People wanting to escape Earth (aka human society) and not wanting to wait around for FTL propulsion.

    Being aboard a Worldship roaming the galaxy may be a bigger lure than an Earthlike exoplanet, of which there will probably be none close enough to our world to live upon without some level of planetary engineering.

  • Darth Imperius September 19, 2012, 13:20

    Men of old sought conquest and power above all. Your vision will only succeed if you incorporate this aspect of human nature. These sterile Star Trek Federation futures are pure fantasy; seek instead to build a Galactic Empire and an army of Khans, and your enterprise may yet have some hope of success.

    “Man needs what is most evil in him for what is best in him.” –Friedrich Nietzsche

  • ljk September 19, 2012, 14:04

    I don’t know how much Jill Tarter talked about the state of things with The SETI Institute and the ATA, but Frank Drake was recently interviewed and he reveals that all is not well with the institute:


    Among other things, the data they are collecting is not being analyzed properly due to lack of funding and staff.

    SETI could be the answer to where we aim our first interstellar probes, but it won’t be if it does not have support.

  • ljk September 19, 2012, 15:23

    Should Humanity Take Religion on Interstellar Space Voyage?

    by Clara Moskowitz, SPACE.com Assistant Managing Editor

    Date: 19 September 2012 Time: 07:00 AM ET

    Sending people to another star will be a monumental undertaking, and the challenges will be not just technological, but human. One thorny question, experts say, is whether to involve organized religions in the effort to mount an interstellar journey.

    Religious leaders argued the issue Sept. 14 in Houston at the 100 Year Starship Symposium, a meeting to discuss the prospect of sending a space mission to another star within 100 years.

    The church has the resources, funding and reach to garner support for an interstellar mission, said Jason Batt, group life director at Capital Christian Center in Sacramento, Calif.

    Batt said there is “spiritual potential” in space travel and that the church should begin preparing an organization for an off-planet ministry.

    Full article here:


    I predict that the first groups to attempt to leave our Sol system in person will be religious organizations, or cults. They will do it for freedom of expression, to find new converts, etc. Religion may also be the glue that binds together a multigenerational starship crew long enough to reach another star system.

    Humans like to think they are civilized and rational. But ignore the emotional needs and they may find themselves cropping up in a place and time in ways that will be detrimental to a group. So until the day we start acting like angels, our species better have a plan to keep in touch with the angels’ boss when it comes to organized religion aboard a Worldship.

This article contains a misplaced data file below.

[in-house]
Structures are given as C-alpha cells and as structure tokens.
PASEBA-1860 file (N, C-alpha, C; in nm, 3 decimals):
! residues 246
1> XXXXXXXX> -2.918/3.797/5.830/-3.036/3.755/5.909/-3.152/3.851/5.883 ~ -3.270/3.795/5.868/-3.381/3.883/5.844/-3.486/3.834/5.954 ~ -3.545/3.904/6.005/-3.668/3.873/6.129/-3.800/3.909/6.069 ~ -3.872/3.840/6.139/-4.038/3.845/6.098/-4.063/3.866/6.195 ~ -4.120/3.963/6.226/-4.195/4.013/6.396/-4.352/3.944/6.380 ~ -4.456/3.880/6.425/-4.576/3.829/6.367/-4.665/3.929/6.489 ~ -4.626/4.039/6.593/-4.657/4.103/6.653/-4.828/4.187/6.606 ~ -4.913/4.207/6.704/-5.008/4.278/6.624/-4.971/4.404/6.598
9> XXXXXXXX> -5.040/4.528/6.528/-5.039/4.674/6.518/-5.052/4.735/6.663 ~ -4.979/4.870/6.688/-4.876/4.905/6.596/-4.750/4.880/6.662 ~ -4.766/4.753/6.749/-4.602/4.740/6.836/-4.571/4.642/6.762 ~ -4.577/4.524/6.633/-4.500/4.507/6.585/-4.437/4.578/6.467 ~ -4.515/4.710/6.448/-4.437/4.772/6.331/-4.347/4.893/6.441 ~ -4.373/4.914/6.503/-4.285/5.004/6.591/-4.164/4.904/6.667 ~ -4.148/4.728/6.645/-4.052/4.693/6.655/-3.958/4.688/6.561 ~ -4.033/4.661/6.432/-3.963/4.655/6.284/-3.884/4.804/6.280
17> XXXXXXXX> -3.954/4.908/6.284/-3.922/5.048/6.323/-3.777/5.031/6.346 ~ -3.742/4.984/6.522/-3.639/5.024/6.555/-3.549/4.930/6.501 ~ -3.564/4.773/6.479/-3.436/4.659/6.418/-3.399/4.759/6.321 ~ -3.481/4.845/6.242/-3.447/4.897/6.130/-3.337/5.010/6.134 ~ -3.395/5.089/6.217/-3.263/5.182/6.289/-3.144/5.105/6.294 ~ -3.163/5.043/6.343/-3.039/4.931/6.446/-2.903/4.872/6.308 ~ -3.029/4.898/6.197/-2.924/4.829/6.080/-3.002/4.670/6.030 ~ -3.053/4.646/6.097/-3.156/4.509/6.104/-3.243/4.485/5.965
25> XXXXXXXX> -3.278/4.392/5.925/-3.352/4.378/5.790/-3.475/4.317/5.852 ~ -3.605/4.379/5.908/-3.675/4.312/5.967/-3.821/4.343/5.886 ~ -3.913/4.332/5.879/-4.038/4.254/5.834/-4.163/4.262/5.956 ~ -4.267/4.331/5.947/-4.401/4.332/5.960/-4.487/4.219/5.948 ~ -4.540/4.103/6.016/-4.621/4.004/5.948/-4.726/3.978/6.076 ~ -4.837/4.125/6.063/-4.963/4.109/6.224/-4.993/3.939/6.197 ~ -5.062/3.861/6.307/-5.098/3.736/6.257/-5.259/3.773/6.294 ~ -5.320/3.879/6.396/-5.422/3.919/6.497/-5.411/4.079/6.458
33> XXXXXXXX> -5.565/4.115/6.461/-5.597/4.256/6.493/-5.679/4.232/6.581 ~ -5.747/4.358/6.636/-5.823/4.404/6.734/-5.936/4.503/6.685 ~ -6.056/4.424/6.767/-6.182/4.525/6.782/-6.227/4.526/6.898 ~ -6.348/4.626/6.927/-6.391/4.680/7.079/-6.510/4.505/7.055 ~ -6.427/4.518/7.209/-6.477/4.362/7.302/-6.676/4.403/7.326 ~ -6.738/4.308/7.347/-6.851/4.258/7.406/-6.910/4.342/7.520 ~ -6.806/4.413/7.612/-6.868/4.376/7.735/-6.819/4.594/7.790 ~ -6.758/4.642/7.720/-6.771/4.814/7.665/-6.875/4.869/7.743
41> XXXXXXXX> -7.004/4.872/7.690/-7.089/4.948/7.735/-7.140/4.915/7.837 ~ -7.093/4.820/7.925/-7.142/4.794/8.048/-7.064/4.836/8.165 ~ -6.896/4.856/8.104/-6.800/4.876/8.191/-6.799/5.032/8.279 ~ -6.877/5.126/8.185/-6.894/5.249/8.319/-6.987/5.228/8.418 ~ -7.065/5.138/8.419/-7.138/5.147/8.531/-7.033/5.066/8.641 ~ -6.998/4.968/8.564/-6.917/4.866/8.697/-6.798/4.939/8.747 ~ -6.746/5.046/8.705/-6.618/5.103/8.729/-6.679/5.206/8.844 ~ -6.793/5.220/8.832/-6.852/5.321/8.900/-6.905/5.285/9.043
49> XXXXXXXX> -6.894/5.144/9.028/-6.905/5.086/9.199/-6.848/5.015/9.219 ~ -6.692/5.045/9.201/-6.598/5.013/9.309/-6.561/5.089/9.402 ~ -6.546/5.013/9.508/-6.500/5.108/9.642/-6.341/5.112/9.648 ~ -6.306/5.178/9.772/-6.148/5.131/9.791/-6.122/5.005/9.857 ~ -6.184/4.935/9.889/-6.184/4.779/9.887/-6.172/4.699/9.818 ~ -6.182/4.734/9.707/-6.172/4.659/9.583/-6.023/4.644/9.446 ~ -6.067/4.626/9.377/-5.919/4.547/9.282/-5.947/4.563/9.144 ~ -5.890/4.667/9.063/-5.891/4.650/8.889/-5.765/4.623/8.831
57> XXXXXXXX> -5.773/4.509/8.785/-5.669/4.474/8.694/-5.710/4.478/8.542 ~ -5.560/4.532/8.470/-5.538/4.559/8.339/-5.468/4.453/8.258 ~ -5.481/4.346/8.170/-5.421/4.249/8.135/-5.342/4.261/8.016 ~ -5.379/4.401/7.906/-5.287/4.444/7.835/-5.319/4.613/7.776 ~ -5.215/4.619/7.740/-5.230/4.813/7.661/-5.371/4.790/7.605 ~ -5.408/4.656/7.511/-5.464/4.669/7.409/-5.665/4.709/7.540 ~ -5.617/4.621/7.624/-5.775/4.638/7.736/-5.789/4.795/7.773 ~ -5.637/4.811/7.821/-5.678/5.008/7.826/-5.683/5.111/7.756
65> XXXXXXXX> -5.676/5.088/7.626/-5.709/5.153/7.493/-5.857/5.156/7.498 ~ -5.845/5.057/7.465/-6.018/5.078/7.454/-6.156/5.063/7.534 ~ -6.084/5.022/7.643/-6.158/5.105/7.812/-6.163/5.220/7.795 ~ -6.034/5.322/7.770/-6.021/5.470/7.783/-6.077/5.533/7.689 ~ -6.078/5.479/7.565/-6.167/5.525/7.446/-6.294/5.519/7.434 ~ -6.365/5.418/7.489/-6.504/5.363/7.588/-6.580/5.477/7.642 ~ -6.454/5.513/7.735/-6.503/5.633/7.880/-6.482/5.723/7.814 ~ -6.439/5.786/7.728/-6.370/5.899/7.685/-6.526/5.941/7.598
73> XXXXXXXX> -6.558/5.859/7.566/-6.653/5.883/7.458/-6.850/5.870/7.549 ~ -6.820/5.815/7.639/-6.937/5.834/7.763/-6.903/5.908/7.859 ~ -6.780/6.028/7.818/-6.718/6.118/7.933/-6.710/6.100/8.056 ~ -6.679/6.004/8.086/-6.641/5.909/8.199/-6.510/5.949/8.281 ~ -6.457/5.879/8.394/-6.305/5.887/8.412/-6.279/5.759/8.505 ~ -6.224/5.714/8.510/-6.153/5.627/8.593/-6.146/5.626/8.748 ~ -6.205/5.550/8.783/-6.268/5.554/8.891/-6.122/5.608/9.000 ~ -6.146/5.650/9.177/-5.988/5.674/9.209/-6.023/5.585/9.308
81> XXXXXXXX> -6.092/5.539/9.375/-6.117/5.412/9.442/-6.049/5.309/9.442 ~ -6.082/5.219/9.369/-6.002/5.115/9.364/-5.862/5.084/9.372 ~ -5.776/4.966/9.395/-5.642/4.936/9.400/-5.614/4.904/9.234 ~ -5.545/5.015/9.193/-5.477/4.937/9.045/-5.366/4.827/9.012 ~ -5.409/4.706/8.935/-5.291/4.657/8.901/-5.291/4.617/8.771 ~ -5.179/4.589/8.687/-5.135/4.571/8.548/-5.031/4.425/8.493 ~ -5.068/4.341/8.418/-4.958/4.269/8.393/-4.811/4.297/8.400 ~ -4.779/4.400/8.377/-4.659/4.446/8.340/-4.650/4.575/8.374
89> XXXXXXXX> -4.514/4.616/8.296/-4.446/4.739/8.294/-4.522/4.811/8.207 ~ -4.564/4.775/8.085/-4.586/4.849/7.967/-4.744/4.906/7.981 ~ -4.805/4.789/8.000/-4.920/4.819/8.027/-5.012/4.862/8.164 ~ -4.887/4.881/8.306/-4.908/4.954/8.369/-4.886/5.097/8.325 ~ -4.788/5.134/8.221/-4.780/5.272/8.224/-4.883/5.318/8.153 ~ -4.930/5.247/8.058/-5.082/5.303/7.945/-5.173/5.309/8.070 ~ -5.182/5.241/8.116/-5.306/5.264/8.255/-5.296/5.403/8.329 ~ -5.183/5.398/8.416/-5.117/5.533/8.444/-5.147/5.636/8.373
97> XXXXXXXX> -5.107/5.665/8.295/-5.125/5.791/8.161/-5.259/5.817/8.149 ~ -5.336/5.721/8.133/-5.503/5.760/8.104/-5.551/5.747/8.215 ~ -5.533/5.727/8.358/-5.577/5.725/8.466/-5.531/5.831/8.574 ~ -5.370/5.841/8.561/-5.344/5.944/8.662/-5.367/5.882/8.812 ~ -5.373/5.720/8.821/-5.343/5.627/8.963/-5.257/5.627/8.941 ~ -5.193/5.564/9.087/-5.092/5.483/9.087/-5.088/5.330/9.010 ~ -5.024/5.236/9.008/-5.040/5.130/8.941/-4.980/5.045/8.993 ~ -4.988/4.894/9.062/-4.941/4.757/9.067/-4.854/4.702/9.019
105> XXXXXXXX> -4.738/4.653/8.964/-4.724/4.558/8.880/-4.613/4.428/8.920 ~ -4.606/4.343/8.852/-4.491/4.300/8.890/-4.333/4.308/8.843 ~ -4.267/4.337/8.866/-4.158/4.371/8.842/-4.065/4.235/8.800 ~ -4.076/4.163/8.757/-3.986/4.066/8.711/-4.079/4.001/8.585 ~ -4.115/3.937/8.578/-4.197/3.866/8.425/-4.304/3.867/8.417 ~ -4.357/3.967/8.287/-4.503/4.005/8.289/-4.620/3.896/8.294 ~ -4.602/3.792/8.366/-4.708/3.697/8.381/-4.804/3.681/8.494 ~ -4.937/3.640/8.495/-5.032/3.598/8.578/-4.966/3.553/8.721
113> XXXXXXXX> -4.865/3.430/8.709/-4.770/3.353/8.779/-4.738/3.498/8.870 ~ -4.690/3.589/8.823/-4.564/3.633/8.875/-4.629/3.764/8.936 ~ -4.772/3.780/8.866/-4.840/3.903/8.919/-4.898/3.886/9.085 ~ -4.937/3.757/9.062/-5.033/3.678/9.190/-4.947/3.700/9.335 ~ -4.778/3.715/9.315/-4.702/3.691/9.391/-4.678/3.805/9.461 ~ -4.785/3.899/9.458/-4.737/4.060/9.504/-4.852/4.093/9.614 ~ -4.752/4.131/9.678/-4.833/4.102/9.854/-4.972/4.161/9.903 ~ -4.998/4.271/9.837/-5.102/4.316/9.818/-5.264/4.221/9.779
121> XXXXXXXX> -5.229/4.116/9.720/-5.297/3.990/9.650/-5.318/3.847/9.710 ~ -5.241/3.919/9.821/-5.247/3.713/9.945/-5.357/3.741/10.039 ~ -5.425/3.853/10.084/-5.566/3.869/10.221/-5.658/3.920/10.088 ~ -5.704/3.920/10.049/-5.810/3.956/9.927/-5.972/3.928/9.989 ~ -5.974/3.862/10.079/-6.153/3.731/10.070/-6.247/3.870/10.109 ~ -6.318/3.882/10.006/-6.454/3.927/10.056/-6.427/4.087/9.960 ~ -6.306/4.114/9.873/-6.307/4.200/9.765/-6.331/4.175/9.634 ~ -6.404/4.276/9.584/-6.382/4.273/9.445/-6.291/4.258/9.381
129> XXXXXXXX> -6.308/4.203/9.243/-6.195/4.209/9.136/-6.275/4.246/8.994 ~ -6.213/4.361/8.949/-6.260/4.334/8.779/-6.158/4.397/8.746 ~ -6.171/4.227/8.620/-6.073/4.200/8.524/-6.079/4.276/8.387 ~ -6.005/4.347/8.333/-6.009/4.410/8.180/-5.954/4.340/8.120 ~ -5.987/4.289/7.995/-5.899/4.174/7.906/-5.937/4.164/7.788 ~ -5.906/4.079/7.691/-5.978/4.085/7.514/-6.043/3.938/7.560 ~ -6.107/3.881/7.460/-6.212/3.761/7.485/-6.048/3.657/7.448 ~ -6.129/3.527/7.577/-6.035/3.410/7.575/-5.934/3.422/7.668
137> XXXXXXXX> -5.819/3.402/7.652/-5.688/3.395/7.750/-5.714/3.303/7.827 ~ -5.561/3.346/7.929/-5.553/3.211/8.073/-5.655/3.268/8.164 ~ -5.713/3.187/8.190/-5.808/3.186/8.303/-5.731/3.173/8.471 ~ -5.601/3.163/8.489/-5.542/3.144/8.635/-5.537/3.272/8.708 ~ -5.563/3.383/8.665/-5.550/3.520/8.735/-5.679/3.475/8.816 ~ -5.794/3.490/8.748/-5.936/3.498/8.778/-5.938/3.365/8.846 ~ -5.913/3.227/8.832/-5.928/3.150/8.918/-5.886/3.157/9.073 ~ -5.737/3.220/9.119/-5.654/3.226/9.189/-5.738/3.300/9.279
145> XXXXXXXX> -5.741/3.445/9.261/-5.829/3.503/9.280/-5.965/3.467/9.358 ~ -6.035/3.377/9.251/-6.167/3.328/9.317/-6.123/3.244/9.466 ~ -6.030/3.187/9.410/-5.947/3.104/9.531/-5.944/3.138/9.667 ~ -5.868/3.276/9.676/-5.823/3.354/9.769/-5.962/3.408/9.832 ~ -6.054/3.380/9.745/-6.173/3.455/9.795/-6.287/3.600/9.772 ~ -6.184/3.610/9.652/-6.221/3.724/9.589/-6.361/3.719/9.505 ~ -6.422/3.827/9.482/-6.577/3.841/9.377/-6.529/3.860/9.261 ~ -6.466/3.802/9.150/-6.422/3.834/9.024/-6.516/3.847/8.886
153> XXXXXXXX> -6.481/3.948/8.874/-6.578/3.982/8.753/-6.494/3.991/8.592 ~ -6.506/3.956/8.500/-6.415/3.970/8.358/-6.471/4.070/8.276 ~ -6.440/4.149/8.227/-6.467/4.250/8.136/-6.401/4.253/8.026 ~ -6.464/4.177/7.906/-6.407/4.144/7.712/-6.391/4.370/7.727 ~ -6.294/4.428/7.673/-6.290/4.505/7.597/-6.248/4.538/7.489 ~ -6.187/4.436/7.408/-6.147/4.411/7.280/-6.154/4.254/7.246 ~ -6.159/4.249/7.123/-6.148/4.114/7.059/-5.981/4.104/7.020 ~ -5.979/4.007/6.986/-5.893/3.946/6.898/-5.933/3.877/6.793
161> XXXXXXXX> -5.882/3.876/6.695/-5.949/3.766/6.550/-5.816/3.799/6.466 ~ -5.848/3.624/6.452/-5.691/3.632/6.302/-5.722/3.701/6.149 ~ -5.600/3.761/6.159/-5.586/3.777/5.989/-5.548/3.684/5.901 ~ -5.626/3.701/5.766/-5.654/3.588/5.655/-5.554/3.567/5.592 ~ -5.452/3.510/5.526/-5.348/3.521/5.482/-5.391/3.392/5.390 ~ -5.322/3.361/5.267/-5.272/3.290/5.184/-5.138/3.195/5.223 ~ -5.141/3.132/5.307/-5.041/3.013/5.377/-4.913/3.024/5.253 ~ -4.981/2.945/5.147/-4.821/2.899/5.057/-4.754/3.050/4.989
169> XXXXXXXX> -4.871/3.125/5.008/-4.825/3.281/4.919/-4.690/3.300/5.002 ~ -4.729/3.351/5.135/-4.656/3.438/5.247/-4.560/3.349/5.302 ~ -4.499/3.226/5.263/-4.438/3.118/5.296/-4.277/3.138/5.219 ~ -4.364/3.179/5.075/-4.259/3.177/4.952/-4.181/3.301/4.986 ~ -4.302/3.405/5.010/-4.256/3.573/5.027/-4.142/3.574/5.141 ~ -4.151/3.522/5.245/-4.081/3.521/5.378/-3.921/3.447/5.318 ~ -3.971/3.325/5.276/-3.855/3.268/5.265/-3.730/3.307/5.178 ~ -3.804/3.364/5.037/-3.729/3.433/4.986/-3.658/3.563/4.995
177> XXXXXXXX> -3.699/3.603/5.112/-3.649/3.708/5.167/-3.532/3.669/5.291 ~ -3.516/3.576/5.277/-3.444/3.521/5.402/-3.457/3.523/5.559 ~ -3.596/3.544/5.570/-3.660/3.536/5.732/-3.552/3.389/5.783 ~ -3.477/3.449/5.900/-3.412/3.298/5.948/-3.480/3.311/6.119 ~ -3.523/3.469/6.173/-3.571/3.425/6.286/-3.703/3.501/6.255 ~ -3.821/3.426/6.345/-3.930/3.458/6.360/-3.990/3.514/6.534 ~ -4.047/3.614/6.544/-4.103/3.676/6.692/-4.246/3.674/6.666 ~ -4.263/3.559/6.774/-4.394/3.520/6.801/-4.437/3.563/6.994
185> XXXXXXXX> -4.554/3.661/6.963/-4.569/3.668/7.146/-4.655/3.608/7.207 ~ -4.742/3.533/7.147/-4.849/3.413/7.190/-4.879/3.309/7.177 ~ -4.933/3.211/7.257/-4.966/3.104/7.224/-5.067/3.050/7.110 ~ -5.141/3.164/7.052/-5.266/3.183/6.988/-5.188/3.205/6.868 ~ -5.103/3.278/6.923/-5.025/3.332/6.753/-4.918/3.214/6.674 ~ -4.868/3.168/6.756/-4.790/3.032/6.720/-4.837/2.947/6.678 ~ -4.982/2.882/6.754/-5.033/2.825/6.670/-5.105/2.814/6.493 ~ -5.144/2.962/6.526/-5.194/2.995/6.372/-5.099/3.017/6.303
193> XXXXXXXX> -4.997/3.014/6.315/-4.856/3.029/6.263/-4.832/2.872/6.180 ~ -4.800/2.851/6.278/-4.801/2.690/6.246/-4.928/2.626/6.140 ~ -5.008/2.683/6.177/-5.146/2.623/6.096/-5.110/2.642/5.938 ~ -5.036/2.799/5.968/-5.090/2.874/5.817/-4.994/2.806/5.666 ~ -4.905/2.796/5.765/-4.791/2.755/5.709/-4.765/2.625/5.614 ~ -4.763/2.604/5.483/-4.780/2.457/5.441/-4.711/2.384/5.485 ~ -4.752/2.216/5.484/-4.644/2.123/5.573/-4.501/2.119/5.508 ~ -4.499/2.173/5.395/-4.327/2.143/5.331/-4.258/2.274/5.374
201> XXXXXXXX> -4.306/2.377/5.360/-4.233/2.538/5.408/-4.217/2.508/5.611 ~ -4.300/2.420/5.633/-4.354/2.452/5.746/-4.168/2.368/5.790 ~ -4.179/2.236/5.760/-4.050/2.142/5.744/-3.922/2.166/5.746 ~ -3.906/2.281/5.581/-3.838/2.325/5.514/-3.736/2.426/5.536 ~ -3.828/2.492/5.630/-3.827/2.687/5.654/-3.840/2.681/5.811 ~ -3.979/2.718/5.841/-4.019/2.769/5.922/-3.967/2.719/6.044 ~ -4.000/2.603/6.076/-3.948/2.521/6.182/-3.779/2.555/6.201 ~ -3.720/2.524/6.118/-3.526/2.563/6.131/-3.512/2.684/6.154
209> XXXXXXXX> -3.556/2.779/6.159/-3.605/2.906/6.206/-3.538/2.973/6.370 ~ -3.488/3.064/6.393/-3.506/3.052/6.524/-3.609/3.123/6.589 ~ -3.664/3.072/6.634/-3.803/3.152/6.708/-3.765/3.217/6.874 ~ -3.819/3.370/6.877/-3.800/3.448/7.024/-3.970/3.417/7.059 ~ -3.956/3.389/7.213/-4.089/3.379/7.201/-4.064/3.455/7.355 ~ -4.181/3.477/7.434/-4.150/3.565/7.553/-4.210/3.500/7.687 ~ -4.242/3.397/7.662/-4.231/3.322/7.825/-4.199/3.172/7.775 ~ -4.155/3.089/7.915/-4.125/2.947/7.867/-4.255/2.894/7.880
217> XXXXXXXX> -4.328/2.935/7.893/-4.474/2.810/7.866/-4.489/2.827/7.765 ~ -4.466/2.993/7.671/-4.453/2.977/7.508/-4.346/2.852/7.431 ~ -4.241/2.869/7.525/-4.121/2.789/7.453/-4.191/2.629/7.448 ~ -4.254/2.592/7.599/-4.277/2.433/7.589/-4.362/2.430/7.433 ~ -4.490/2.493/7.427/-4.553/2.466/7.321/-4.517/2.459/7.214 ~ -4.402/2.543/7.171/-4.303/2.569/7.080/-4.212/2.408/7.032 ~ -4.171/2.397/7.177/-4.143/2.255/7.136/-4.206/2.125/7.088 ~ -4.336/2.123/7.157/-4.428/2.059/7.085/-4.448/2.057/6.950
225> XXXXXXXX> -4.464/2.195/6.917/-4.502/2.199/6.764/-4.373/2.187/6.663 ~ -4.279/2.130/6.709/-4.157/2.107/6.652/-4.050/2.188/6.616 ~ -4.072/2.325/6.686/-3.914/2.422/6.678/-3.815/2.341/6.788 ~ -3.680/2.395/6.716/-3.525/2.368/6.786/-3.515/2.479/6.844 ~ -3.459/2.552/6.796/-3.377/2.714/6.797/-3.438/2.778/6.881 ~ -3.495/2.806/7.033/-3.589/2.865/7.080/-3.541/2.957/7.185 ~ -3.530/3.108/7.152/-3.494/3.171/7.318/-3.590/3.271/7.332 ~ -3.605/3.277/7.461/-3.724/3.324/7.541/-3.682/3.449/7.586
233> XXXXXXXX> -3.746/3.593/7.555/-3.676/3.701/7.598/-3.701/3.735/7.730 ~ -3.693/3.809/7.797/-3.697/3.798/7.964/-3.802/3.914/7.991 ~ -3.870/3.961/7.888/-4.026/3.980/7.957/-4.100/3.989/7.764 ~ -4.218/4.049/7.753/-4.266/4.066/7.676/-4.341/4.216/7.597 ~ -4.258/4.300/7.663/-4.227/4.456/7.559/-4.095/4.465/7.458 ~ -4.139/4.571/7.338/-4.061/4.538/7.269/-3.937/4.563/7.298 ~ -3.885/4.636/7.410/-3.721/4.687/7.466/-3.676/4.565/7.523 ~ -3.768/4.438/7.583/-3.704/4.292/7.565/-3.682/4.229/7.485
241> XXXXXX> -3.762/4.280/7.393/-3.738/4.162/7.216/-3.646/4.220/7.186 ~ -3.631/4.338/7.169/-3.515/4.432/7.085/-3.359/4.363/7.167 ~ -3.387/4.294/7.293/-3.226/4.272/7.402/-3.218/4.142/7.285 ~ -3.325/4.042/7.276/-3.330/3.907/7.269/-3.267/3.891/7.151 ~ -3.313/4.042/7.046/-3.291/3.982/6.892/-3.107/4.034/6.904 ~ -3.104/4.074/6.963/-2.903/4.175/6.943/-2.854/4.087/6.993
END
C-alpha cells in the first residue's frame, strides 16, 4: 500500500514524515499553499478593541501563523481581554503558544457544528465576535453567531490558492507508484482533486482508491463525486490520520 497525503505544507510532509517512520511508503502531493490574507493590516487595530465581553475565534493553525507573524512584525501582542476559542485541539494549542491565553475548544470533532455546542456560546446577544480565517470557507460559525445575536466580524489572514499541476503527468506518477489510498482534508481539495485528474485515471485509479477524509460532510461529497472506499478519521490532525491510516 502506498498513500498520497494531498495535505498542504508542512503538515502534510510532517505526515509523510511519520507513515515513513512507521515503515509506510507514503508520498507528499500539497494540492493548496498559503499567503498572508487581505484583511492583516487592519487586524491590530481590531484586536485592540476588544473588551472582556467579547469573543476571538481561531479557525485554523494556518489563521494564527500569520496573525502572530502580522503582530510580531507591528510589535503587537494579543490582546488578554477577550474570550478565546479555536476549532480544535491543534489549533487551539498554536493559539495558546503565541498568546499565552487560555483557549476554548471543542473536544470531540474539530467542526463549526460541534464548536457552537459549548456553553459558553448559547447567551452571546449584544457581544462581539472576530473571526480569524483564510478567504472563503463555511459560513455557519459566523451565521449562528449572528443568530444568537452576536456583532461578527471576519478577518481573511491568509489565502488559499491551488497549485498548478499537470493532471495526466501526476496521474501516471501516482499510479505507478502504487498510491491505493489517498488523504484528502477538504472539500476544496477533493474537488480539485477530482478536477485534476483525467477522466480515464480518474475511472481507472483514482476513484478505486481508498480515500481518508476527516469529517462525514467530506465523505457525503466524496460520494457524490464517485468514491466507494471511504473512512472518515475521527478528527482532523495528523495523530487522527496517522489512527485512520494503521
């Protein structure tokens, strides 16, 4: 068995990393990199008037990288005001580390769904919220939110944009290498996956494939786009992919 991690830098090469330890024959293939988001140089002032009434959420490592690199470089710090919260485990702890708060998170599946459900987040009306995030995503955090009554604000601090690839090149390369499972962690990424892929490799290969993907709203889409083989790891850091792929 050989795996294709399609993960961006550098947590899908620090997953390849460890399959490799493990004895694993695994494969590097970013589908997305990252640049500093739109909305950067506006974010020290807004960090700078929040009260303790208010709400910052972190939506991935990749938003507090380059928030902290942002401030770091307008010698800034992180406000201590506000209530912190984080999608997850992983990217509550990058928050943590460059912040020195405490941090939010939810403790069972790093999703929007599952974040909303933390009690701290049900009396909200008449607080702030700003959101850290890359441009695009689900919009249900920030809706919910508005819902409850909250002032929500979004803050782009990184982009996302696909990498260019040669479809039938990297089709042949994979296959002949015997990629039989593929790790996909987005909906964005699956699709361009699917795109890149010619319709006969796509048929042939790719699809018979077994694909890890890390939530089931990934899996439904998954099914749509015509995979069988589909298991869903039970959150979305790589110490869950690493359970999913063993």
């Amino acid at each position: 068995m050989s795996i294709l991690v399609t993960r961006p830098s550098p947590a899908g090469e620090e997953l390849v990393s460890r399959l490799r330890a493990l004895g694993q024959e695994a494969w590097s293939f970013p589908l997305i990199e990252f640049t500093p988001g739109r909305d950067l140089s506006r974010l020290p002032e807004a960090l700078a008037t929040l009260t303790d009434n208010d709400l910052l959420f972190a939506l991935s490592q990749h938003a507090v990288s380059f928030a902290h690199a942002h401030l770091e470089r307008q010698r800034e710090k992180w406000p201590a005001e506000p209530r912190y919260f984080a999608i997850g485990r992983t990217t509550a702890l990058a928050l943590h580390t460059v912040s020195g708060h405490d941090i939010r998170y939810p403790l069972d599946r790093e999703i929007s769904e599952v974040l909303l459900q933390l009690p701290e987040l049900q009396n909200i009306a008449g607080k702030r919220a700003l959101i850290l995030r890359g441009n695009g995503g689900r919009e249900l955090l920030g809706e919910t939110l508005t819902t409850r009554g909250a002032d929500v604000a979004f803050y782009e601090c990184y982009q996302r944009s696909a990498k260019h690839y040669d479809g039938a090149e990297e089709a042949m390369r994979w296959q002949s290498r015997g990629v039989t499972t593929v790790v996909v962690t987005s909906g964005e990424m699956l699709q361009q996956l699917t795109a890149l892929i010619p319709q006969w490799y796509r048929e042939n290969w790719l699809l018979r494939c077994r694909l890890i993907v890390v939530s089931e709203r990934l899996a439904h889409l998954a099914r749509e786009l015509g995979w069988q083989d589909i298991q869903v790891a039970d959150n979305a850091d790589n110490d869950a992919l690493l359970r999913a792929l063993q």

• ljk September 19, 2012, 15:38

    Paul Gilster said in the main article:

    “It’s surprising how few people realize the distances [on interstellar scales] we’re talking about — when I first arrived in Houston, I cited in these pages the person who had emailed me with the question: “We’re already going to Pluto. How much harder can it be to go to a star?”

    “I gave a flip answer to that question in my earlier post, but it’s indicative of the mind-boggling nature of the time and distance conundrum and how little it is perceived by the public. I think we need to communicate how enormously challenging it will be to go to the stars at the same time that we provide a sound rationale for methodically looking at the problem.”

    LJK replies:

    One way to get Joe (or Josephine) Citizen to grasp the real distances between stars in our galaxy is by introducting them to the literally down-to-Earth method of scaled models of our Sol system, of which a fair number exist all over this planet (but never enough, apparently).

    To give one example, the Carl Sagan Planet Walk in Ithaca, New York is just under one mile long from Sol to Pluto (yes, it was made before the IAU decision on that remote icy world in 2006).


    At this relatively small scale, the Alpha Centauri system would be located in Hawaii, five thousand miles away!


    The average person should be able to appreciate that. Then you can hit them with the fact that warp drive and hyperdrive are naught but fantasies for now. Hopefully they will be awed by all this and not depressed and turned off once they realize how small we are on the cosmic scale.

  • Rob Henry September 19, 2012, 17:21

    “A key question: Is it possible for a technological civilization to last for cosmic lengths of time?”

    So… those who still which to cling to the idea that the emergence of life in general and technological civilisation in particular is common, have begun to realise that having a low average L in the Drake equation is insufficient. Note that Jill Tater is implying that it is possible that any technological civilisation (most of them very different than us) would self destruct within a few millennia under any circumstances that are remotely likely to occur.